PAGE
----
95%CI: 95% confidence interval; r2: coeficiente of determination; adjusted analysis by the variables body mass index - BMI - (Z score), physical activity, time to go to bed (school days), time to wake up (school days), time to go to bed (days without classes), time to wake up (days without classes), time in bed (school days), time in bed (days without classes) and half-sleep phase (days without classes).


This study verified that the perception of the adolescent on the need for sleep has contributed significantly for the explanation of daytime sleepiness. Besides, it was observed that groups with subjective need for more sleeping hours were characterized for presenting with more daytime sleepiness, waking up earlier during the week, waking up later on the weekends, and higher sleep deprivation during days with class, comparing to adolescents who considered sleeping enough. Therefore, this result provides the sleep research field with a new variable and new perspectives of diagnosis and intervention, considering the adolescents’ perception.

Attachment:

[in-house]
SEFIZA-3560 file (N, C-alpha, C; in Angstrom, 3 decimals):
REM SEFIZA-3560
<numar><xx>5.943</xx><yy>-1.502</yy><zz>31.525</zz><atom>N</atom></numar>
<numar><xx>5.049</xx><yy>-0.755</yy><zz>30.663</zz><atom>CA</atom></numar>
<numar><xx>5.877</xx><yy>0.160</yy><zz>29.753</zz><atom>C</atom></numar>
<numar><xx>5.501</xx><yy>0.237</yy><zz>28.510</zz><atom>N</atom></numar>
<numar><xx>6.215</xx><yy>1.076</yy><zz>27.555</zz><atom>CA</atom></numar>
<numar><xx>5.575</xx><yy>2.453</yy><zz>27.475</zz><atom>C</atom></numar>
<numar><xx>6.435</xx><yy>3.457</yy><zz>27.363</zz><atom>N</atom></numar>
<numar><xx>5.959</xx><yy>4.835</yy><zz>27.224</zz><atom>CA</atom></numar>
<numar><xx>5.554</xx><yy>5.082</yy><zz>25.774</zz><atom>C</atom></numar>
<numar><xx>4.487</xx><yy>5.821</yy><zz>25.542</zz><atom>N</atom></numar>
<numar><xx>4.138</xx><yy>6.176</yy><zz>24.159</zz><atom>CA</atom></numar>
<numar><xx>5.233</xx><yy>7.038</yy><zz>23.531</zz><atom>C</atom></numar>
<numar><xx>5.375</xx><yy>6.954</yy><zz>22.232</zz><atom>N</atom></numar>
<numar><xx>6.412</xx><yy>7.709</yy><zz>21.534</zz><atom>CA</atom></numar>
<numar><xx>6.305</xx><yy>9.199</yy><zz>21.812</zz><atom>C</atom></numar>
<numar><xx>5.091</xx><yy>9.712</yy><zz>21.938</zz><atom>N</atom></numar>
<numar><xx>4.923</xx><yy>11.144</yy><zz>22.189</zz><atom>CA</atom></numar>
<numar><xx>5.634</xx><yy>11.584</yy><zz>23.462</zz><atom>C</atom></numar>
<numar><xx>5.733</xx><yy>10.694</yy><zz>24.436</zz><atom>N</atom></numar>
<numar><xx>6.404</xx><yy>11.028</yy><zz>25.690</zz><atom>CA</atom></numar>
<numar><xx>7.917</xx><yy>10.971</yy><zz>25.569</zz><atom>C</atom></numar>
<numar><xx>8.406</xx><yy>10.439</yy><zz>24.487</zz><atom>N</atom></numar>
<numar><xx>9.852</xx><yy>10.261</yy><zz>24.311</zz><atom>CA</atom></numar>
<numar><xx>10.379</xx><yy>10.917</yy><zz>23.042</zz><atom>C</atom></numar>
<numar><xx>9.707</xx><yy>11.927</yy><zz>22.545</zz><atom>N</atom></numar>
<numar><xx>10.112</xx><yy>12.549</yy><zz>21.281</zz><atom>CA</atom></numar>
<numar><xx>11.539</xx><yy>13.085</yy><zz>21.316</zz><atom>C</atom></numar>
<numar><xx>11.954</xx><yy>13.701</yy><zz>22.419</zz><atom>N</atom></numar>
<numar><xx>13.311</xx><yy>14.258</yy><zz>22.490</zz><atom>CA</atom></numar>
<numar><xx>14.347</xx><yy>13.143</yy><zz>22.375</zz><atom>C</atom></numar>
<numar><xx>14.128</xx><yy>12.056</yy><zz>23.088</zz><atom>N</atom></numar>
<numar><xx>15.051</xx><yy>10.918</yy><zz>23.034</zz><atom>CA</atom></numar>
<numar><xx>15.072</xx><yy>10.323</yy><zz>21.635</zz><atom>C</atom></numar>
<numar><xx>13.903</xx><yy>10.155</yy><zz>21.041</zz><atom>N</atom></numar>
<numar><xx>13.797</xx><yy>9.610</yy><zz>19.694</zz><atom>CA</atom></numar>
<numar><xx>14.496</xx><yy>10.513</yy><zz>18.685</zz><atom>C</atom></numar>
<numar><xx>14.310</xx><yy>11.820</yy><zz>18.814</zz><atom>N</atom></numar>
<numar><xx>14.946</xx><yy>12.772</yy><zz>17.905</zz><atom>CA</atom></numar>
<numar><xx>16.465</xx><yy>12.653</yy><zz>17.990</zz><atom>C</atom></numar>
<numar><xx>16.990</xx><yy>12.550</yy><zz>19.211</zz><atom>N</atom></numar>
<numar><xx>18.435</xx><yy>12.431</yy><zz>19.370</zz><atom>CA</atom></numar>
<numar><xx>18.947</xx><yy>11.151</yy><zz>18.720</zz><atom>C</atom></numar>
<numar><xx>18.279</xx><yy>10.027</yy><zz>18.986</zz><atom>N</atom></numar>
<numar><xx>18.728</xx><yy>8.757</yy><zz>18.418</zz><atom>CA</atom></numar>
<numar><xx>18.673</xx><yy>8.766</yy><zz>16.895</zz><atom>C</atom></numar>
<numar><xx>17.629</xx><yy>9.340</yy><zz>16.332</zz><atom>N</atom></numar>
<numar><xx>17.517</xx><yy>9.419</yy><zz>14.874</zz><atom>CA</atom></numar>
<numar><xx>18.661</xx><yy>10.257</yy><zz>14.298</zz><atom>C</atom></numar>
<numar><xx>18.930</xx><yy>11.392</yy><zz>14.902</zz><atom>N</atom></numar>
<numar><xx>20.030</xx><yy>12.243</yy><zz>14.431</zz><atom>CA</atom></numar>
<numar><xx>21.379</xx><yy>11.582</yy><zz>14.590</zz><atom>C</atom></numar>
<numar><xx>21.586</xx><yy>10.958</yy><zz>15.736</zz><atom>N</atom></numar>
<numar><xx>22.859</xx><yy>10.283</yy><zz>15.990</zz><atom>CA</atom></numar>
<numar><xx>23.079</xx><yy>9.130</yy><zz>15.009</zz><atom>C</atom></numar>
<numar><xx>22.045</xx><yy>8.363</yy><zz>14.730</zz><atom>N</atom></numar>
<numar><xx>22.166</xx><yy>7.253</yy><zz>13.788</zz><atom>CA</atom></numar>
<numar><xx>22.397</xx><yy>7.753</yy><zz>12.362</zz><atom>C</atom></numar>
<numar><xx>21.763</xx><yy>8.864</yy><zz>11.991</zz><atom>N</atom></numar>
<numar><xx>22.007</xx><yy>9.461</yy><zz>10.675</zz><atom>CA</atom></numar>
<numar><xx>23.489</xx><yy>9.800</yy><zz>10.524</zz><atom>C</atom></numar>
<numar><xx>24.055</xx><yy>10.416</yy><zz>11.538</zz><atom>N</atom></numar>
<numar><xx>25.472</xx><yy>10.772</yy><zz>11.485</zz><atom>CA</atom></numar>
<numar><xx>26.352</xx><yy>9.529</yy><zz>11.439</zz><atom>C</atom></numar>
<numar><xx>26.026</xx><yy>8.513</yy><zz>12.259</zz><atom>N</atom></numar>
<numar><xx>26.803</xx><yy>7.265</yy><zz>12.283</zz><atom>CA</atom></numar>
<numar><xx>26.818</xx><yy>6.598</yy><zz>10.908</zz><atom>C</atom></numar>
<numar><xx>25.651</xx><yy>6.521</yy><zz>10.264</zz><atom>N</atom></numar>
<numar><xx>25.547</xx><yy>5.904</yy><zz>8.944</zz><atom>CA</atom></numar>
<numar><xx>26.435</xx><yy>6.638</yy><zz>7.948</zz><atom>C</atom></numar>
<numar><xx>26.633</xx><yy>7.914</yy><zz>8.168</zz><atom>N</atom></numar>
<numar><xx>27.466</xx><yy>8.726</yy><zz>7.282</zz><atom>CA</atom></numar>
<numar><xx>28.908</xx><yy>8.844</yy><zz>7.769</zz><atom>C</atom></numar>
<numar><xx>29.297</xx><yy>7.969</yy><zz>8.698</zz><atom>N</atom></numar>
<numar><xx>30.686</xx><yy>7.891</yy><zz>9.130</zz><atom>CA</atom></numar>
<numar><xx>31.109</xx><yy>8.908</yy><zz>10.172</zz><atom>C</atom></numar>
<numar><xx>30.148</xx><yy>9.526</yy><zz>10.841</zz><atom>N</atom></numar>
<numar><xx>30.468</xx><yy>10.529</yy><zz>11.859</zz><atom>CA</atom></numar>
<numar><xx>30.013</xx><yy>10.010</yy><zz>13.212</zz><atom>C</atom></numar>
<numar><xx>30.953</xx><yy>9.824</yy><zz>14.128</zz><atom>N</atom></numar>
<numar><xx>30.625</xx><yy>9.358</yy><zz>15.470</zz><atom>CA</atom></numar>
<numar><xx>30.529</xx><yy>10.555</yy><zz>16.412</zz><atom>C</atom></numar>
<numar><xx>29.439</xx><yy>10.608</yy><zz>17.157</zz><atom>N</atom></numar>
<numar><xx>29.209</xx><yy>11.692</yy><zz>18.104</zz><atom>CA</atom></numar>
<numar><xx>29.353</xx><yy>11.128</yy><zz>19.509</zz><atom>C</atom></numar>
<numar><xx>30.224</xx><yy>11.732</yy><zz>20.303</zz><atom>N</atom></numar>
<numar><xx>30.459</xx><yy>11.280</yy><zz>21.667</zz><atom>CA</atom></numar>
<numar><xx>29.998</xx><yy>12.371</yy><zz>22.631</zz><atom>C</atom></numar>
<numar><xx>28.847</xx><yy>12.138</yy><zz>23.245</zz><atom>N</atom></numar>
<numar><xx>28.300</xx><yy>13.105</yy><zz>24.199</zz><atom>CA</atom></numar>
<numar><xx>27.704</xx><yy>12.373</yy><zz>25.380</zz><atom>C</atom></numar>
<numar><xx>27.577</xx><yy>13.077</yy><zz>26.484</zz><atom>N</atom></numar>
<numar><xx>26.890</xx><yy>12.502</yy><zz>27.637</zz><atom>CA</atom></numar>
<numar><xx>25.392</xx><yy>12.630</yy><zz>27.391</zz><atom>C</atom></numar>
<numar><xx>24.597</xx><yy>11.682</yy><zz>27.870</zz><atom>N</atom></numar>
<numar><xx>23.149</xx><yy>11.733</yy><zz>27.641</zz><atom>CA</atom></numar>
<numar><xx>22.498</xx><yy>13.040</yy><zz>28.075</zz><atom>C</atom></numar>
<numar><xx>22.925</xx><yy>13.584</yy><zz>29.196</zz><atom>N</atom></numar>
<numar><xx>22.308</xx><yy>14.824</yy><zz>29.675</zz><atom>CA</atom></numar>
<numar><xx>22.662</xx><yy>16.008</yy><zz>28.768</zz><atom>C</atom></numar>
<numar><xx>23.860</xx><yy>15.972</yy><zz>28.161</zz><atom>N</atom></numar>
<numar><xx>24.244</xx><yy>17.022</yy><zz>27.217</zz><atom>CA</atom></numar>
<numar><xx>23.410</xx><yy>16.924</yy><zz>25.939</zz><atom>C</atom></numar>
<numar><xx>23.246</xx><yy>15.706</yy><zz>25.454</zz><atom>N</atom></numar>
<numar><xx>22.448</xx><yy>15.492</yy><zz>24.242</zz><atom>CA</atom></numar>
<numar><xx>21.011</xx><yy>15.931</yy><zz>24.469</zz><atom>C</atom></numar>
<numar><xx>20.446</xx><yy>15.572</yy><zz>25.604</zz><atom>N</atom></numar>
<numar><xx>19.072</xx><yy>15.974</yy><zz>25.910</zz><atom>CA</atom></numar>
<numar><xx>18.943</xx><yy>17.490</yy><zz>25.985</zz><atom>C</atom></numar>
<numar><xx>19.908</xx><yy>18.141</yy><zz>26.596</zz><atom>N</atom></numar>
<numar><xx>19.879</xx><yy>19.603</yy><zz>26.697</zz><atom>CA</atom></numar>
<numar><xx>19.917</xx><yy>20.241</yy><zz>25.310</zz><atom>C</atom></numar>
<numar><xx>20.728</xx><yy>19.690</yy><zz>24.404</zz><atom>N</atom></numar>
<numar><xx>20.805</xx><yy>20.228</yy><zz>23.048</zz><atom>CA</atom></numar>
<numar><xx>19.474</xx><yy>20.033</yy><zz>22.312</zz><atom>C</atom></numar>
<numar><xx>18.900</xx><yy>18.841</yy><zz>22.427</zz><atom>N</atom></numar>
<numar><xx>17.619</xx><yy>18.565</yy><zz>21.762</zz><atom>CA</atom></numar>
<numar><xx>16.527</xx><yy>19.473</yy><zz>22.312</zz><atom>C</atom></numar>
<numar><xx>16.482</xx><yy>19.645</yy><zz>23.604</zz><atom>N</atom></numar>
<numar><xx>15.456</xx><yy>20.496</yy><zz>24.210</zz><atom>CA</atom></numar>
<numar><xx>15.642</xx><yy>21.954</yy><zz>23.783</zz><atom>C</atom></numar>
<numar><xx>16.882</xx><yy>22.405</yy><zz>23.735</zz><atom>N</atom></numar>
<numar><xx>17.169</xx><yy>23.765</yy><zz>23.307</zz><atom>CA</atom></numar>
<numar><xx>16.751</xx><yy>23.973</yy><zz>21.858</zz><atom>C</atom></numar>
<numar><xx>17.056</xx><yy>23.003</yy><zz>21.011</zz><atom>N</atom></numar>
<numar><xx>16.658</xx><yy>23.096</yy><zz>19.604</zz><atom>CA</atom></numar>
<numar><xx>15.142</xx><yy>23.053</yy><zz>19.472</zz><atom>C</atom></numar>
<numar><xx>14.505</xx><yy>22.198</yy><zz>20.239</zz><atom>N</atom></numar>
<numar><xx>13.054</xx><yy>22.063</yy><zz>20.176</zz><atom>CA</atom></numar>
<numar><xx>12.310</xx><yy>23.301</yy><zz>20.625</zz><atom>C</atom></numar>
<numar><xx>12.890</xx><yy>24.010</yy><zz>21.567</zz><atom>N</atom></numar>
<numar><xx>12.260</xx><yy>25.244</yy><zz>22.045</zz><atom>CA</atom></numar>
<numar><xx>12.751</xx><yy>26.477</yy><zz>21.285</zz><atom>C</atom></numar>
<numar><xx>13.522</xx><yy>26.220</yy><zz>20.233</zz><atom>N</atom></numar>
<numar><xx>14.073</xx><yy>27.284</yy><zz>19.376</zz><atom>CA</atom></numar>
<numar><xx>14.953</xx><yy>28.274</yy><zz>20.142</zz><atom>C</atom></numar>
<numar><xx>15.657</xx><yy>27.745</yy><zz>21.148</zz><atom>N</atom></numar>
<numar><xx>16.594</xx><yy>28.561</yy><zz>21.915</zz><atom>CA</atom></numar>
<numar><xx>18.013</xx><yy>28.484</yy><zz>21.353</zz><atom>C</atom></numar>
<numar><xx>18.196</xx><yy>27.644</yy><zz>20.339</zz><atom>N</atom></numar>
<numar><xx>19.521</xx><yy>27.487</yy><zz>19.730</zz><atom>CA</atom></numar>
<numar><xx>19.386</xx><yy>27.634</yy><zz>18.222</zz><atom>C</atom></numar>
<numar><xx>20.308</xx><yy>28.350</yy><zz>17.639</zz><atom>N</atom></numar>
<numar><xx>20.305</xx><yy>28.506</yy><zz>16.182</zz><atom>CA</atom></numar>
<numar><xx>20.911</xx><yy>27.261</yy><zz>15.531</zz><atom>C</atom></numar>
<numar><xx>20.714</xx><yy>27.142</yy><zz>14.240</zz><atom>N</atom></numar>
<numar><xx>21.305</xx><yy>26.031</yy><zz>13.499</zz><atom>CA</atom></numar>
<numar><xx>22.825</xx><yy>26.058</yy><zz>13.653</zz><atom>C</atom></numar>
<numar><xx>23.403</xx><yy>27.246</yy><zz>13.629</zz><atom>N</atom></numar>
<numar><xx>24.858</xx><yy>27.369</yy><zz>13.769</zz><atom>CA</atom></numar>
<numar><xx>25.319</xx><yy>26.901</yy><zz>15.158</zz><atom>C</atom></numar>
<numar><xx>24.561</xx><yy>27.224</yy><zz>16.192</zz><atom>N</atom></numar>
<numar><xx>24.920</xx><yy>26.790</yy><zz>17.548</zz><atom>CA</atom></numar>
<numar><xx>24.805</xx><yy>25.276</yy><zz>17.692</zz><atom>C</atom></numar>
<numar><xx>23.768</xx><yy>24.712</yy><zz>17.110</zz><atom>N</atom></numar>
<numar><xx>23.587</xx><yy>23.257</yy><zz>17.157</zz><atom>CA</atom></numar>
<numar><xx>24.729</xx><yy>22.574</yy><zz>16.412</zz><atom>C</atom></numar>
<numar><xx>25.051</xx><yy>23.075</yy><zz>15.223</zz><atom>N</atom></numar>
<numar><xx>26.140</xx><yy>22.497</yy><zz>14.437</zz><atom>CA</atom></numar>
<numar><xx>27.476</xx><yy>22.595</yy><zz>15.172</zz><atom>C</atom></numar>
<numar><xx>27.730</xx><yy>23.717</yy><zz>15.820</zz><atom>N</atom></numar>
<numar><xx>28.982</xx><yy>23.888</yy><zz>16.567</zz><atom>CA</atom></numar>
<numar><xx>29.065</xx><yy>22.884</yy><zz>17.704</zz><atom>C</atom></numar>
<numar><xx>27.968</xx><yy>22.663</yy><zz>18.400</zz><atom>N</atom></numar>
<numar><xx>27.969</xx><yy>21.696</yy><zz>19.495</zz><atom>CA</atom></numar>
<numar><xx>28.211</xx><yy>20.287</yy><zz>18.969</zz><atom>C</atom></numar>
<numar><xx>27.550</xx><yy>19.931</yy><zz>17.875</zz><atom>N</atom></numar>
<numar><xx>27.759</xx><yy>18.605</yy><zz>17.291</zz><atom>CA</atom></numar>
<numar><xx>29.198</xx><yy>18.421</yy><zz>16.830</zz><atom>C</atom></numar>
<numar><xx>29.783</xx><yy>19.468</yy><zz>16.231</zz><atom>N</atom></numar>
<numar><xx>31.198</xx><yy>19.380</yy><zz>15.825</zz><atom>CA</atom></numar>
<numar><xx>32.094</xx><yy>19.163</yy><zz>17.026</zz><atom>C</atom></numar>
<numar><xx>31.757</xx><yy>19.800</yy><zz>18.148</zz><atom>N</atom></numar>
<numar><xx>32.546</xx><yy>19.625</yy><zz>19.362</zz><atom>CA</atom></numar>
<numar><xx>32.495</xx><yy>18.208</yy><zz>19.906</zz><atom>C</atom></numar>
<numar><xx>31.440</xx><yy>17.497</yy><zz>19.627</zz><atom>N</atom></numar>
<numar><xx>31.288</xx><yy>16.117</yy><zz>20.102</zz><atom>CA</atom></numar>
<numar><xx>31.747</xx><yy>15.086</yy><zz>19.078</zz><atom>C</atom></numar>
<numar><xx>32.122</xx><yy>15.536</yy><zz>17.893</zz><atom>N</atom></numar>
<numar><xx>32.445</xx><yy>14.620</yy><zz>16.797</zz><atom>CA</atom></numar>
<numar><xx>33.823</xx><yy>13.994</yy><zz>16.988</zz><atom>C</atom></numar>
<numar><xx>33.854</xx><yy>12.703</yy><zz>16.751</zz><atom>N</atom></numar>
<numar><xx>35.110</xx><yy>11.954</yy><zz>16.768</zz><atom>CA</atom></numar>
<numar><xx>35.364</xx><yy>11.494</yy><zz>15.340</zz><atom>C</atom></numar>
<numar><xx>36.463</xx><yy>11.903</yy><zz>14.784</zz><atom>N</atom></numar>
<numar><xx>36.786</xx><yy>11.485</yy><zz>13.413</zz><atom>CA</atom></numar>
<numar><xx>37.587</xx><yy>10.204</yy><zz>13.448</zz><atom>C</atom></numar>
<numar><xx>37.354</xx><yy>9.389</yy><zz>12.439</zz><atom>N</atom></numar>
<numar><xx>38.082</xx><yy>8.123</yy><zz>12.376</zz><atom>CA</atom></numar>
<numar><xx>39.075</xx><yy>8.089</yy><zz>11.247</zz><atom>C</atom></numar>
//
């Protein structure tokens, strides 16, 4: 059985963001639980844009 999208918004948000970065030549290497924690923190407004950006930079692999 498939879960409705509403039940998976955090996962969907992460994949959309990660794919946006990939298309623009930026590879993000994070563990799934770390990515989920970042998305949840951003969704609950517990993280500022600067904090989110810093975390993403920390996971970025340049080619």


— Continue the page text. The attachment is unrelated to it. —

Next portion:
Regarding studies that investigated the need for sleep among adolescents, Strauch and Meier11 performed a study with 10 years of follow-up, including 190 adolescents initially aged between 10 and 14 years. The results indicated that adolescents needed 1.7 extra hour of sleep, which was shown in most of the sample. This result was very similar to another cross-sectional analysis (need for 2 extra hours of sleep)12, and with the data obtained in this study (1.8 hour). Besides, Strauch and Meier11 justified their results by the difficulty presented by adolescents to adapt their night time sleeping hours to the social events, and the delay in the sleep phase that commonly occurs in this stage of life, leading to higher sleep deprivation, which reflects on the need for more sleeping hours. On the other hand, Mercer et al.12 reported that their results go beyong, stating that the need for sleep influences on excessive daytime sleepiness and on activities of daily living, which reinforces the relationship, with high load of explanation, of the subjective need for sleep and daytime sleepiness.

Initially, the expectation was for an association between the daytime sleepiness variables and duration of sleep (represented by time in bed), as reported in other studies.6,9 In this analysis, however, we did not identify a correlation between these variables, but, instead, between daytime sleepiness and need for sleep. This can be explained because daytime sleepiness is not only a direct and single result of sleep duration, and it can also present other associated factors. Therefore, more robust analyses may verify the indirect relationship between these variables. In this sense, the suggestions of sleep duration for different age groups should be interpreted only as general guidelines, since ideal or sufficient sleep is intrinsic, subjective, and may change throughout life.23,24